Publication Date: November 20, 2018
On November 6, 1920, in the midst of Ontario’s prohibition, Provincial liquor inspector, Reverend J.O.L “Leslie” Spracklin walked into the Chappell House Hotel in Windsor, Ontario and shot Beverly “Babe” Trumble at close range, killing him. What happened that day and how did Spracklin get away with murder?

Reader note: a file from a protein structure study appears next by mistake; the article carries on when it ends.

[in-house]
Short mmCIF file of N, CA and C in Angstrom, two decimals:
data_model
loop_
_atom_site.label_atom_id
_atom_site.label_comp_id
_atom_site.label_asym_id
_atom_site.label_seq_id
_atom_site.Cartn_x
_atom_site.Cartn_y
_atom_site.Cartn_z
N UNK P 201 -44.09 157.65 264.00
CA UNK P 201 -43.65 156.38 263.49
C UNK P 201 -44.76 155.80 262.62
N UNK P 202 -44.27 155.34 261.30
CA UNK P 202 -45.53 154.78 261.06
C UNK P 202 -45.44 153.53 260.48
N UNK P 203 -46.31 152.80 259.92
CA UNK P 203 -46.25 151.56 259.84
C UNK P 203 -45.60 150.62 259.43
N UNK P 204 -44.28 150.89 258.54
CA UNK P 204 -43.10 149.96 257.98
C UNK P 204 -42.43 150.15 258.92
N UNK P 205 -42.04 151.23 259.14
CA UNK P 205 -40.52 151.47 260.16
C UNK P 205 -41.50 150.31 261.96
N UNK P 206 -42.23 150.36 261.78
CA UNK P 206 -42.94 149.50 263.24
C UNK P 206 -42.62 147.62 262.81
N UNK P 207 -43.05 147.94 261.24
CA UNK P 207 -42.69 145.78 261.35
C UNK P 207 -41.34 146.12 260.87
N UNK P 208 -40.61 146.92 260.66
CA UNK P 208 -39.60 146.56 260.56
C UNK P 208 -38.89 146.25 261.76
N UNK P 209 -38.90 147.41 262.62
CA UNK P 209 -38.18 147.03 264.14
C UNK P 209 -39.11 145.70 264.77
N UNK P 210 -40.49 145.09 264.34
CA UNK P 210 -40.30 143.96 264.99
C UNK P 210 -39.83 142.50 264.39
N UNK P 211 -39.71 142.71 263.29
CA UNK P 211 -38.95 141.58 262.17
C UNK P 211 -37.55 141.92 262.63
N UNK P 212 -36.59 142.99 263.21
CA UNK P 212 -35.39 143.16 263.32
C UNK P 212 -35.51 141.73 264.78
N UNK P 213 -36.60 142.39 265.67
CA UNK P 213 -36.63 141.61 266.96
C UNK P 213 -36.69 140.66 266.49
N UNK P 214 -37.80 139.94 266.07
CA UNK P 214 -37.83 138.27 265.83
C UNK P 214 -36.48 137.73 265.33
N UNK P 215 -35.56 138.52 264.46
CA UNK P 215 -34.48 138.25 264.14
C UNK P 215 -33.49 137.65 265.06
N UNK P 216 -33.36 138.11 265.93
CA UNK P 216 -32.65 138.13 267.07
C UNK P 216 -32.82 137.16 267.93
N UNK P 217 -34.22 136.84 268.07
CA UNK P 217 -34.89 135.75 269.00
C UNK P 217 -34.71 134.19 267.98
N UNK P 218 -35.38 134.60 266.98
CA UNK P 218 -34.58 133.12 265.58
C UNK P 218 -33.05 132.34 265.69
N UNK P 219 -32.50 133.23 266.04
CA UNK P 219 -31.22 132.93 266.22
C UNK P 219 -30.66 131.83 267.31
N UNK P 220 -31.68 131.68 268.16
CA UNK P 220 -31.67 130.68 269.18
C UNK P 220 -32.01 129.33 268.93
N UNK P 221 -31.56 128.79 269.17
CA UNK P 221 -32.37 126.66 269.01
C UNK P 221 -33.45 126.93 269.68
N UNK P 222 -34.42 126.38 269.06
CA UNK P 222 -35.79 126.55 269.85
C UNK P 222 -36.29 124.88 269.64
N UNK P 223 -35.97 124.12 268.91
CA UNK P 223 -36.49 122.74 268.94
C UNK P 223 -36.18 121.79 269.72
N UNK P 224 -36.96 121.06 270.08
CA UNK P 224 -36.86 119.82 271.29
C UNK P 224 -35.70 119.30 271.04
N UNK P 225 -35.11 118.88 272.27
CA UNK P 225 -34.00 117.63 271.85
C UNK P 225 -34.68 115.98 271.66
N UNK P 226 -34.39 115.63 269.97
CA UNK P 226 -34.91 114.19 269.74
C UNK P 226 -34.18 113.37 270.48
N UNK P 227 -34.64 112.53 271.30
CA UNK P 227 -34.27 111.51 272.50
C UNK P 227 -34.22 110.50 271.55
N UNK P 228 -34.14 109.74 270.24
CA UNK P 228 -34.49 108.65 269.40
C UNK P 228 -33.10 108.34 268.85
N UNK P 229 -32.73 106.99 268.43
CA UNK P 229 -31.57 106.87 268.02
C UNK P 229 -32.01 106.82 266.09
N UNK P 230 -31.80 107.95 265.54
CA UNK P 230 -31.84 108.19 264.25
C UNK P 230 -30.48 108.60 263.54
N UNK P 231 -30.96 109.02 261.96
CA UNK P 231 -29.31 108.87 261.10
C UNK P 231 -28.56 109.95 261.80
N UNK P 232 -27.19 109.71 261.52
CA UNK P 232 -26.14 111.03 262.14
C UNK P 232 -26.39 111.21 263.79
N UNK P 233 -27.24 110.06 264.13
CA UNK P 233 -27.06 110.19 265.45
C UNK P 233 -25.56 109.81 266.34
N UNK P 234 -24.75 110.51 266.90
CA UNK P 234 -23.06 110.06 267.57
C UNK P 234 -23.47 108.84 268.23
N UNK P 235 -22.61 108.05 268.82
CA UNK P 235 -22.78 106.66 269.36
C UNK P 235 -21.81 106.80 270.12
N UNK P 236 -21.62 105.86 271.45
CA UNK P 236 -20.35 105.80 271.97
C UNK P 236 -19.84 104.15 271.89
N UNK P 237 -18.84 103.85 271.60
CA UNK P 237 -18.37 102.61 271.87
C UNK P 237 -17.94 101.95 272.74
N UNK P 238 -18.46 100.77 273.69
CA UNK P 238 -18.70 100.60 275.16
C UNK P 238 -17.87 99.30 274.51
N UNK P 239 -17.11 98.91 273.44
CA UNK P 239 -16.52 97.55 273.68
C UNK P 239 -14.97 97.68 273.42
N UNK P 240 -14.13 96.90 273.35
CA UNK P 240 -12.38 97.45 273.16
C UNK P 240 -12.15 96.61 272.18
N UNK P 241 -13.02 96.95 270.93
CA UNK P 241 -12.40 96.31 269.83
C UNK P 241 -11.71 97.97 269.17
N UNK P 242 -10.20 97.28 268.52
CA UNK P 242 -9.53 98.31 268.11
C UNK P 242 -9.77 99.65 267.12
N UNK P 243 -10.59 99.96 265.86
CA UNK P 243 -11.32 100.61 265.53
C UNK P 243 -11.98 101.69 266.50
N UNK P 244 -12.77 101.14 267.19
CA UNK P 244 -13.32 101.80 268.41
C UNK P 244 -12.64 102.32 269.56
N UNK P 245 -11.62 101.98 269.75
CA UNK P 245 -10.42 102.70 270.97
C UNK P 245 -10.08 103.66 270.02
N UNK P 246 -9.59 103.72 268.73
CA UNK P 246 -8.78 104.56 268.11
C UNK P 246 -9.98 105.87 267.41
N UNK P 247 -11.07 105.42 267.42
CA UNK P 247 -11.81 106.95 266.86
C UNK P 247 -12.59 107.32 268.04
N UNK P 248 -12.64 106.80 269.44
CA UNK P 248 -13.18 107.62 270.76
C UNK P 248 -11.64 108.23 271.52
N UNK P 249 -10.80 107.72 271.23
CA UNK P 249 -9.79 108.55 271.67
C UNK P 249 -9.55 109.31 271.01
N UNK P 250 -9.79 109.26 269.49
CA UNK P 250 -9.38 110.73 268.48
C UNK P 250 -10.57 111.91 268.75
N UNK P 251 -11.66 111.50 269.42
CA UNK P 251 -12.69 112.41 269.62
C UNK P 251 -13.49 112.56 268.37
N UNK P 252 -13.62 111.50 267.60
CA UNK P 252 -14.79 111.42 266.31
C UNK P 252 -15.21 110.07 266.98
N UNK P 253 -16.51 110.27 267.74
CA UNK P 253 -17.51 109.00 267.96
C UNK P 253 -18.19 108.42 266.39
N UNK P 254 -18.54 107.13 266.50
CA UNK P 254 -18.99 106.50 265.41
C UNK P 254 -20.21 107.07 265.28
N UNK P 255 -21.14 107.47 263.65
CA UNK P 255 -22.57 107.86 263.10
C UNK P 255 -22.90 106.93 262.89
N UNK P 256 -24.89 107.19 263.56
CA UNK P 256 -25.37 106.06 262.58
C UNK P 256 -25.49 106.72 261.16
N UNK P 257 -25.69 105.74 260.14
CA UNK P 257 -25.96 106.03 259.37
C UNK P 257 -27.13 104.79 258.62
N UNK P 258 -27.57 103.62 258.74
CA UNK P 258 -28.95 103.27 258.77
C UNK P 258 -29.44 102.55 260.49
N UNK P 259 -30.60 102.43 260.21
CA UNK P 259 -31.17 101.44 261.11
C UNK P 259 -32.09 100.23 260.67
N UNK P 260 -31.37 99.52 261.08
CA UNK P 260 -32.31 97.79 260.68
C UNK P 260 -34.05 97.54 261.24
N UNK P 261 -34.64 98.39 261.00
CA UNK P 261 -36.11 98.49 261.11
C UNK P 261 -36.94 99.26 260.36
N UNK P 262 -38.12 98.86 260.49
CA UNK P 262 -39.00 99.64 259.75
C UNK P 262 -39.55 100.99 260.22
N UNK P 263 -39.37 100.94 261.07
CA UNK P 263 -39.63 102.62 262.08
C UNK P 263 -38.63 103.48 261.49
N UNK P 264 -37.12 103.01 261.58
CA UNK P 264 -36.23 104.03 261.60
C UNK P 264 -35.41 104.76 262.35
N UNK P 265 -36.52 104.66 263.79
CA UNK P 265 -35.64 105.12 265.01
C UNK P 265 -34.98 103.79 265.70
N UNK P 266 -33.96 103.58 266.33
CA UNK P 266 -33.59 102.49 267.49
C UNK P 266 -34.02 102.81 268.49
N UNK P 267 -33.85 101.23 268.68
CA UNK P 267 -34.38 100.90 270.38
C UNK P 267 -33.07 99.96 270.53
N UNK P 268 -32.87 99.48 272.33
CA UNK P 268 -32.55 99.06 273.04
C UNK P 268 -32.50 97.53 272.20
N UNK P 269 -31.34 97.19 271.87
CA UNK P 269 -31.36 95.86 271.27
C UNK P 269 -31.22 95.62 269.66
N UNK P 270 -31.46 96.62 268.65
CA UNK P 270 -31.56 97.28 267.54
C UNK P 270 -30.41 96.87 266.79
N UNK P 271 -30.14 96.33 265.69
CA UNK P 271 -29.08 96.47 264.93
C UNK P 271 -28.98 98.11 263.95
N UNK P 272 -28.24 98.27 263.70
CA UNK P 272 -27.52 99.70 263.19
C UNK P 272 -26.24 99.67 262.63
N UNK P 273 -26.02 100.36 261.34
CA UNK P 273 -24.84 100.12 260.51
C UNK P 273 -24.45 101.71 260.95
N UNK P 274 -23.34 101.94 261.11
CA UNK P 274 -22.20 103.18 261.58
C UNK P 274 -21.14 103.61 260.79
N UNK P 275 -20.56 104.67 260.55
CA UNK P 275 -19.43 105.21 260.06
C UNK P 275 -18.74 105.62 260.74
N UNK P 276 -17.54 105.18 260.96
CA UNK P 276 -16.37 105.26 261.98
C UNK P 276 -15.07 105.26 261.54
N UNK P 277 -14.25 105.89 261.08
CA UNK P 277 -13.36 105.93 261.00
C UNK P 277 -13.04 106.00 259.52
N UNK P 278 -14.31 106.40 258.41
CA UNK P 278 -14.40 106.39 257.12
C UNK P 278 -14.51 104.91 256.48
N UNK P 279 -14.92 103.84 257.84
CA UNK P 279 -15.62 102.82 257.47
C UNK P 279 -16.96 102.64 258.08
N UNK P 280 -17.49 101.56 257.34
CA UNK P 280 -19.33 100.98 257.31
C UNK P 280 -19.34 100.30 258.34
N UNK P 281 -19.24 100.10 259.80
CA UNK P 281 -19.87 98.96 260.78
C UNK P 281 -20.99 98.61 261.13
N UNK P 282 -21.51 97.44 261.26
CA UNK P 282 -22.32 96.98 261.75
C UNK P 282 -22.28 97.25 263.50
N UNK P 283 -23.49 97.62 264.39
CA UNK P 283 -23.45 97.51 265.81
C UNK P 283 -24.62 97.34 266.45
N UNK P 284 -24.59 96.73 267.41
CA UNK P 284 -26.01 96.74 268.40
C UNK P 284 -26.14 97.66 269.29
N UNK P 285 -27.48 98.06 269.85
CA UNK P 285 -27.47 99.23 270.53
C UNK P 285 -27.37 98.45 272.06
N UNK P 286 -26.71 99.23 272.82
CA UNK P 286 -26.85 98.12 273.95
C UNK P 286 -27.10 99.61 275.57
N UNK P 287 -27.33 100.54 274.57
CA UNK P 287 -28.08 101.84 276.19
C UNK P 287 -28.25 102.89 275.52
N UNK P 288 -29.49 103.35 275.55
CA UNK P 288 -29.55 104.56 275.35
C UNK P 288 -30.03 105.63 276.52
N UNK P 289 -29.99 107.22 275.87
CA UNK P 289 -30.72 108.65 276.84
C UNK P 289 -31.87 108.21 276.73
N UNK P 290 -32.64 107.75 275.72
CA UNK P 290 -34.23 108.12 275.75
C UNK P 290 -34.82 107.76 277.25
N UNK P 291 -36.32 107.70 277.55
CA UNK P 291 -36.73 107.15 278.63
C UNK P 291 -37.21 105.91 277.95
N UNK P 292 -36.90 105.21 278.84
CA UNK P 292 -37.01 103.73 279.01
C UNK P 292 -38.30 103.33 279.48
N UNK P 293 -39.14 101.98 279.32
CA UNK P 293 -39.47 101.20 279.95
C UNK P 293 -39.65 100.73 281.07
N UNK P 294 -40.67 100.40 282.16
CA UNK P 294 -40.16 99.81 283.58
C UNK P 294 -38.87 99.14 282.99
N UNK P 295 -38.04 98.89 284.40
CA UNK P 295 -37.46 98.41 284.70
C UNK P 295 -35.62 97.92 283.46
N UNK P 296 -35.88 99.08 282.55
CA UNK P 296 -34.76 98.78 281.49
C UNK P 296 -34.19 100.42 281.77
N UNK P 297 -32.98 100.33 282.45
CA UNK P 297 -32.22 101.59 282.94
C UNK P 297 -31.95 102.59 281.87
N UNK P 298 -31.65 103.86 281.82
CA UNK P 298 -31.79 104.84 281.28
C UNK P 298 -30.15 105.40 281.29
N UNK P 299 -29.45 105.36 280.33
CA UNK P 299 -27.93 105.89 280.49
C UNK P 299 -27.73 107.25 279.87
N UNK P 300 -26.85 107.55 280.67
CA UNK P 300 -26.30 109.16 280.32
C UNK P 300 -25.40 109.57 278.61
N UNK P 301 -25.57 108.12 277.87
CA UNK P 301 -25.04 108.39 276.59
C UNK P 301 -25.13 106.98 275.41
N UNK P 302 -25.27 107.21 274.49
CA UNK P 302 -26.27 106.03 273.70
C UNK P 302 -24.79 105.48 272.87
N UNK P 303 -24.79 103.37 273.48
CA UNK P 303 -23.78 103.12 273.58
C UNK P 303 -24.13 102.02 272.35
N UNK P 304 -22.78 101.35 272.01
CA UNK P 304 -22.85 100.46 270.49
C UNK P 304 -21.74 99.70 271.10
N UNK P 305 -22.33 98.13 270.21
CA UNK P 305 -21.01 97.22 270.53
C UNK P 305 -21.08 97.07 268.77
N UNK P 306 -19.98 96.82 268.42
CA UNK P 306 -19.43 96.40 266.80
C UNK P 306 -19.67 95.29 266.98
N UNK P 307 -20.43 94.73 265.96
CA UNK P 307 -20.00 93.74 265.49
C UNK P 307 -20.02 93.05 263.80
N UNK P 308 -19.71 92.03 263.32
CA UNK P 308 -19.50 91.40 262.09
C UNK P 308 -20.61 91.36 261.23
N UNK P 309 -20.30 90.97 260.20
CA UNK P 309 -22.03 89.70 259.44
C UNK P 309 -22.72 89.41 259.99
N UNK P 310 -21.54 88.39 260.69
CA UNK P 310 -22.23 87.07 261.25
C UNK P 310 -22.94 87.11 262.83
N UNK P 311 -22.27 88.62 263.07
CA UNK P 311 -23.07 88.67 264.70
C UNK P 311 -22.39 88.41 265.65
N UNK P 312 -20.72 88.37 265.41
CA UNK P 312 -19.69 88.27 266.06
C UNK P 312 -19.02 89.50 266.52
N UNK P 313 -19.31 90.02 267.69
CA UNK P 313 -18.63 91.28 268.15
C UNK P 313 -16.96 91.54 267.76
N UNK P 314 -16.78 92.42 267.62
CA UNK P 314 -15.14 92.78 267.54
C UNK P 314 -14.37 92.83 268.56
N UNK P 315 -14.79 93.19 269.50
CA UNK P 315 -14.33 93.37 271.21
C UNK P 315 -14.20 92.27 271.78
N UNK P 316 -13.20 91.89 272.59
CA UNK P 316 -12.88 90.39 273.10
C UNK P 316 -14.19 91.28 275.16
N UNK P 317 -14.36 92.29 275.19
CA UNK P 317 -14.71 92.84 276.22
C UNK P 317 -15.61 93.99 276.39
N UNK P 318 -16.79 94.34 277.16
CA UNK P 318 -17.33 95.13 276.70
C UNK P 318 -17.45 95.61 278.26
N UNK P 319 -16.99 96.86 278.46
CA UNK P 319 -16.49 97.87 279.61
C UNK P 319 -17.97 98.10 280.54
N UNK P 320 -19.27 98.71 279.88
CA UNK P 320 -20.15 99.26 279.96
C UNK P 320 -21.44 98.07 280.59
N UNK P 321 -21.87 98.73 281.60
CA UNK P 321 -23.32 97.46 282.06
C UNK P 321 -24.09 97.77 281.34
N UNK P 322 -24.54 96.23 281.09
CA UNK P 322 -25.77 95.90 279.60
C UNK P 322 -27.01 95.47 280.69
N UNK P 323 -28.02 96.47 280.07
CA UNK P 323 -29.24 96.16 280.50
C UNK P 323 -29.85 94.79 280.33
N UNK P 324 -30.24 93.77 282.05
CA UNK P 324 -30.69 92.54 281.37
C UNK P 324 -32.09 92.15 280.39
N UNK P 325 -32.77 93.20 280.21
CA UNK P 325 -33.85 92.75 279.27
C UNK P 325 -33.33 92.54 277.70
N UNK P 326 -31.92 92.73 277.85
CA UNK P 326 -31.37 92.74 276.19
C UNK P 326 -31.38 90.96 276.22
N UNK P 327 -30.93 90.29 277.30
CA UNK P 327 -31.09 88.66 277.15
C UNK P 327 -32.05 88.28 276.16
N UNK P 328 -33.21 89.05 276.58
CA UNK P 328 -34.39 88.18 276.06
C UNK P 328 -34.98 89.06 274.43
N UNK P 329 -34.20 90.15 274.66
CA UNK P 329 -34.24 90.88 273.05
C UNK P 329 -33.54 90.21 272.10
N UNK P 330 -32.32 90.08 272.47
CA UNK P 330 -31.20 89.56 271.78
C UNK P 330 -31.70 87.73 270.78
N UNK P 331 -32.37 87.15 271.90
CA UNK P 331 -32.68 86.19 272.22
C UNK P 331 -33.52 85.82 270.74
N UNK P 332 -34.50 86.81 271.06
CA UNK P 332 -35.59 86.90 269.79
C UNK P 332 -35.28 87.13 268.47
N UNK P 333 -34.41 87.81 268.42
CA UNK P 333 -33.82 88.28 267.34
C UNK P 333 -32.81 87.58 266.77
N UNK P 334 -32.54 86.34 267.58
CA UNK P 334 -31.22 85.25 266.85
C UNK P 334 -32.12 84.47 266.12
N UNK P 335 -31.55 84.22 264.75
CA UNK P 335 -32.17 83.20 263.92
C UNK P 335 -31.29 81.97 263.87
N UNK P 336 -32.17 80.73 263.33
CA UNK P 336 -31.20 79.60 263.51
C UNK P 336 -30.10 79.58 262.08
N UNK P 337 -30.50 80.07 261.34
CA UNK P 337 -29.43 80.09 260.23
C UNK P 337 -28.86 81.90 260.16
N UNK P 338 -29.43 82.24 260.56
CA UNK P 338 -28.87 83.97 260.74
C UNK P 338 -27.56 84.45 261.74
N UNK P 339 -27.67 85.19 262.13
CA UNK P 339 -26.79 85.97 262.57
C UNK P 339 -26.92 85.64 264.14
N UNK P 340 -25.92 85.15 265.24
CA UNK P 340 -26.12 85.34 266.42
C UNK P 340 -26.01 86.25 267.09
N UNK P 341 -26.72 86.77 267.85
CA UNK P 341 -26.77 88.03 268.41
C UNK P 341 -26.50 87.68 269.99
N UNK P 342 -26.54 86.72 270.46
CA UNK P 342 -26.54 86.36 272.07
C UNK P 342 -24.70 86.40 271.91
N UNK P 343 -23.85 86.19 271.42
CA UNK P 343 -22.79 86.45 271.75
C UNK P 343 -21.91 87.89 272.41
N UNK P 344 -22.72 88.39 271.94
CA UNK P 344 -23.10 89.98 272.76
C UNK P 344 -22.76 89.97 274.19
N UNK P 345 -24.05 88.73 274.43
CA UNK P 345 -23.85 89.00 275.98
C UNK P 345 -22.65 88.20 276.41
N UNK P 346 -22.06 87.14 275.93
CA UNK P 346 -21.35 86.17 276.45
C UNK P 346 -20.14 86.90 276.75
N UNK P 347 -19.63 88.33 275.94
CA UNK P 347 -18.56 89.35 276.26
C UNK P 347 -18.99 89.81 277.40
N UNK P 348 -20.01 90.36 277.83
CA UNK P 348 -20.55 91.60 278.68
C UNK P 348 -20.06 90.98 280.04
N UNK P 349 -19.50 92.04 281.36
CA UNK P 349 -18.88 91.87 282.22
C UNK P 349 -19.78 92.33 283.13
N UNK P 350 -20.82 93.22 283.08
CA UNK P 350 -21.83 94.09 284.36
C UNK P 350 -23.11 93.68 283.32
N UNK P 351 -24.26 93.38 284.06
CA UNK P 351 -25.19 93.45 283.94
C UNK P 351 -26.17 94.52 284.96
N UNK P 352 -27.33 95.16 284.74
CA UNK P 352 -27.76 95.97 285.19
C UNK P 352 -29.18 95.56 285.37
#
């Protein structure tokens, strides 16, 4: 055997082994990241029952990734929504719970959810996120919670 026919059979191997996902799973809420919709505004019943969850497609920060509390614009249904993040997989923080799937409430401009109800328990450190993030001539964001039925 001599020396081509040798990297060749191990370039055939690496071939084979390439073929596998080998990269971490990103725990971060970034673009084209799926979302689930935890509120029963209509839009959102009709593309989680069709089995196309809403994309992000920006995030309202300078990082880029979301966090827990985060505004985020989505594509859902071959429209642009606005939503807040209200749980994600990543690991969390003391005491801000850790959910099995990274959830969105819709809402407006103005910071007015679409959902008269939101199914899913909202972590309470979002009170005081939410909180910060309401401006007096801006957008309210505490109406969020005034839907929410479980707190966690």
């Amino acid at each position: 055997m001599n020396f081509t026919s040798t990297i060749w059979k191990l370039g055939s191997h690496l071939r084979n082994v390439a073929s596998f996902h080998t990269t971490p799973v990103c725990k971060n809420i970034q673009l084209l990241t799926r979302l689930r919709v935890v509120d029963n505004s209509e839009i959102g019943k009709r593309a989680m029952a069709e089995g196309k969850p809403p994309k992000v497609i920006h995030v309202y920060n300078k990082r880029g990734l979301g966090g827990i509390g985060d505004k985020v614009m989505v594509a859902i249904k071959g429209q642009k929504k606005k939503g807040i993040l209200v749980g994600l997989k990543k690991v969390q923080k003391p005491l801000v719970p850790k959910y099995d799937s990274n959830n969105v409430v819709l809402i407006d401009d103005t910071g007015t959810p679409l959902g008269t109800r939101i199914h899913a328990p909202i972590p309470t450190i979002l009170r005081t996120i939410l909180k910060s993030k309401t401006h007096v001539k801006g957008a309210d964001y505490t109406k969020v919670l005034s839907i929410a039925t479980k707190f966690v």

Given the part that Ontario played in the US prohibition, which started in 1920, one would not assume that Ontario was dry at that time. The Ontario Temperance Act was passed in 1916 and while liquor could be produced and exported, it was not legal to consume. Brode begins Dying for a Drink: How a Prohibition Preacher Got Away with Murder outlining Ontario’s history with alcohol and its citizens lack of reverence for the newly established rules after prohibition passed. Windsor, which is across a river just south of Detroit, Michigan, was a special concern for the officials in Toronto as liquor seemed to flow freely back and forth across the water. There were speakeasys everywhere and hotels and social clubs would serve both locally produced and homemade products. There are stately homes now in the lovely Walkervile area of Windsor, built by people that got rich off of the illegal flow of alcohol. Continue reading Dying for a Drink: How a Prohibition Preacher Got Away with Murder by Patrick Brode